Speaking of putting bankers in prison: "Federal prosecutors are in the early stages of an investigation into sales practices at Wells Fargo & Co. that led to the bank being hit last week with a $185 million fine, according to people familiar with the matter." (And: "Wells Fargo has received subpoenas from three different United States attorneys’ offices in the last week." It's a competitive sport!) I am not exactly an expert in federal identity-theft law, but it does seem like opening a credit card in someone's name without their permission might be, you know, somehow not allowed. Presumably prosecutors would have a case against some of the 5,300 Wells Fargo employees who were fired for doing that. Though I bet they want to hold the bank, or some of its senior executives, responsible for those employees' identity theft, which I suspect will be harder.
What seems pretty easy is that, if it wanted to invoke clawback provisions, "Wells Fargo & Co. could recoup about $17 million in unvested shares from retiring executive Carrie Tolstedt, a fraction of the compensation the former head of community banking has received over her 27-year career." I have to say, the temperature of public opinion about Wells Fargo seems to be running pretty hot, and if I were on the board I'd be looking for a few prominent heads to chop off. Clawing back some of Tolstedt's compensation might look pretty appealing.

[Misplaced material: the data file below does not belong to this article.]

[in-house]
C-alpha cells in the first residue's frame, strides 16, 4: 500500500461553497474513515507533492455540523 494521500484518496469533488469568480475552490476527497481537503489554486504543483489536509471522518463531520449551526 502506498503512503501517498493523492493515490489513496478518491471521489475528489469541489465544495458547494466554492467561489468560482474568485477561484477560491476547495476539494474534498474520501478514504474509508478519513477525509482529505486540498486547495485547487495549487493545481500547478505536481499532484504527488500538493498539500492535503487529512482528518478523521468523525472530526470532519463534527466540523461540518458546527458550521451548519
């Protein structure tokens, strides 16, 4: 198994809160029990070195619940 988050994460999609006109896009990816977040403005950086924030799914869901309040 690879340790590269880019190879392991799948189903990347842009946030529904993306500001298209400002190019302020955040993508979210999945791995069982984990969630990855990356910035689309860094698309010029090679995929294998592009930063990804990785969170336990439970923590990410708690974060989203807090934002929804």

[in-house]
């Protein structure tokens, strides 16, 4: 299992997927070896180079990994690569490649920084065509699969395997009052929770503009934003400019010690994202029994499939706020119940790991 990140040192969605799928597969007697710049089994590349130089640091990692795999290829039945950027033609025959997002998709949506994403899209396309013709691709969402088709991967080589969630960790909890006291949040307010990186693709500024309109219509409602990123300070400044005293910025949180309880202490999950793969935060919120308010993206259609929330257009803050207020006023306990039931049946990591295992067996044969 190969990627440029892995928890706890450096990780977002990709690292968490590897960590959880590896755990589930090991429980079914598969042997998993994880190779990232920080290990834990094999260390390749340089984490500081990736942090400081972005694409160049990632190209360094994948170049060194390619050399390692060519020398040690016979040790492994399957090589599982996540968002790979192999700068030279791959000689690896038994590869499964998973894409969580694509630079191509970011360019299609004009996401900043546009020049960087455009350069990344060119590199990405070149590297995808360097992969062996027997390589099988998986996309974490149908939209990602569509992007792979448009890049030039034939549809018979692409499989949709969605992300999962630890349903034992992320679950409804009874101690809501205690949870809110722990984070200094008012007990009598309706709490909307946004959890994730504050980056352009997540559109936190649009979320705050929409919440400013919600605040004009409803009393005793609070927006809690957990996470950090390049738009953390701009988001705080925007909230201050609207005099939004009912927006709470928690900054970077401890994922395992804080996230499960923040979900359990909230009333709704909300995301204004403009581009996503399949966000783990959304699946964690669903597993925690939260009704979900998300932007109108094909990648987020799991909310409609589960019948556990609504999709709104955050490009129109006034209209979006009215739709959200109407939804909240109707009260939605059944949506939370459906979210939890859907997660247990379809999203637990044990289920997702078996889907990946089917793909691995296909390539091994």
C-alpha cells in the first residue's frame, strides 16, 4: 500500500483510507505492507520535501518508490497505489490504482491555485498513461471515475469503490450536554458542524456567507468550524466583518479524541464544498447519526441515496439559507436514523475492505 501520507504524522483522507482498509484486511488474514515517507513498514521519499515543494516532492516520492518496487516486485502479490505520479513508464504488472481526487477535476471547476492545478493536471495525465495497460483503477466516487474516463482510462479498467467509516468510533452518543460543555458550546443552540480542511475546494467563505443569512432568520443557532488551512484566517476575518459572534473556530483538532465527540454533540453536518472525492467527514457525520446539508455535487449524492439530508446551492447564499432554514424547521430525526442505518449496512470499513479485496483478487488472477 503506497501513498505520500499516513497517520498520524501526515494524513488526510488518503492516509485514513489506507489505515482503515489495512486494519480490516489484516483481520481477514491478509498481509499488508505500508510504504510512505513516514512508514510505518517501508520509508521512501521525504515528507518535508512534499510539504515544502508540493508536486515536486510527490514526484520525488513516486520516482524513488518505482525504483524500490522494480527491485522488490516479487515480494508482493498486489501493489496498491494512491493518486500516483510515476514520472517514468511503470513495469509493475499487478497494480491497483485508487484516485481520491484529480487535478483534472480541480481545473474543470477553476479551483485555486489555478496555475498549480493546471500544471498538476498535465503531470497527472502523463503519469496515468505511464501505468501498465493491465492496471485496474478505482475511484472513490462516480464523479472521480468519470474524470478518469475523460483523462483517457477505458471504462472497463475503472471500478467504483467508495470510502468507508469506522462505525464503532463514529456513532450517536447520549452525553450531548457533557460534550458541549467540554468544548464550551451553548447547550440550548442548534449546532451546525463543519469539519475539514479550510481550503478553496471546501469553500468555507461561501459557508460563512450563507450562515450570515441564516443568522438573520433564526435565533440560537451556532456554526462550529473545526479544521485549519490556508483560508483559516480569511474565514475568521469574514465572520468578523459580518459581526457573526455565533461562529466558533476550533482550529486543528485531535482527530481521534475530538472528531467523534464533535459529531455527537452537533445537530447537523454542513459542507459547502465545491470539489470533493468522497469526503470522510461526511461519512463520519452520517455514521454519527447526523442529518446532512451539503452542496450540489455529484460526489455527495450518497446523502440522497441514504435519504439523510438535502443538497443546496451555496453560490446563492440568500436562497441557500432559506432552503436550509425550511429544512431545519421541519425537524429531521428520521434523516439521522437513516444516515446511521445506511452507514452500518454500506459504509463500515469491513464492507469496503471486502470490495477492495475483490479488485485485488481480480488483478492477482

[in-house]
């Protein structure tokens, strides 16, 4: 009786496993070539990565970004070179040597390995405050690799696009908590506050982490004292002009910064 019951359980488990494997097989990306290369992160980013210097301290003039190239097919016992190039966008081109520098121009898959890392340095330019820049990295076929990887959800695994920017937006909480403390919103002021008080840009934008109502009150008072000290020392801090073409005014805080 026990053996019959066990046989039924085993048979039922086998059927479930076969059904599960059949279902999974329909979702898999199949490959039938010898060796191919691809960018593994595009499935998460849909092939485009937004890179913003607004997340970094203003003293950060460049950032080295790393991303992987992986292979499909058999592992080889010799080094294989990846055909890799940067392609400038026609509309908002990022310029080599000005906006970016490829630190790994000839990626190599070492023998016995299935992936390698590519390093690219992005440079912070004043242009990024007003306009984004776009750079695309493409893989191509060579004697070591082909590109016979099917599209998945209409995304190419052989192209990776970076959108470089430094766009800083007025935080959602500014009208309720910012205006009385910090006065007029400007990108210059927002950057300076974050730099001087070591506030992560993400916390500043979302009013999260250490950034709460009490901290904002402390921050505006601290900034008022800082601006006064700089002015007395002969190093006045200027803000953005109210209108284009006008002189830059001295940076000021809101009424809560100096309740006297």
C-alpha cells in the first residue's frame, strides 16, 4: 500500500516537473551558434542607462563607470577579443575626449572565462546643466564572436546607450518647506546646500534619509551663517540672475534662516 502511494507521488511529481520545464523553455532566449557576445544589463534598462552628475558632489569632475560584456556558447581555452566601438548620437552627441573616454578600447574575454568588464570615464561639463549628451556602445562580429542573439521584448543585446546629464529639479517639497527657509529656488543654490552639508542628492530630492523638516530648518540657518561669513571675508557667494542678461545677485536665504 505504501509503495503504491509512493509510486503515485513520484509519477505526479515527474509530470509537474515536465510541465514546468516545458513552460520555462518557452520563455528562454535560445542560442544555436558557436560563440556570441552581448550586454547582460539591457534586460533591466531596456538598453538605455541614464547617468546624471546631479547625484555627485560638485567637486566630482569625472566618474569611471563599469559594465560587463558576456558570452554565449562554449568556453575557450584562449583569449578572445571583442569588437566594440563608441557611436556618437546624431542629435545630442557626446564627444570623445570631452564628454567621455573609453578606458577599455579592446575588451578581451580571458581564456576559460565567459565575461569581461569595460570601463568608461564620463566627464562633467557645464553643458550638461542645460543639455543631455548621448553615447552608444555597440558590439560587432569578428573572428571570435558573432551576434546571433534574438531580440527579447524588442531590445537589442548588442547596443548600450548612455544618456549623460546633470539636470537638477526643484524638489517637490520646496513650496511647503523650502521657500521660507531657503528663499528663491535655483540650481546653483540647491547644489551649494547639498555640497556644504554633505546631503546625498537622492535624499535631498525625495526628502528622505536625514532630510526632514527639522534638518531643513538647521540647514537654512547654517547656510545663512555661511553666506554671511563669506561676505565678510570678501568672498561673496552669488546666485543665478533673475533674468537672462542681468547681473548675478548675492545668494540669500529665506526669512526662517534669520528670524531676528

Meanwhile shareholders are upset, and are planning to do things like "resubmit a proposal for an independent chairman to the bank’s annual meeting next spring," or "submitting resolutions for the bank's springtime shareholder meeting that may call for things like clawing back executive pay or requiring the company to report on its governance procedures," which is pretty mild stuff, under the circumstances.
Who among us.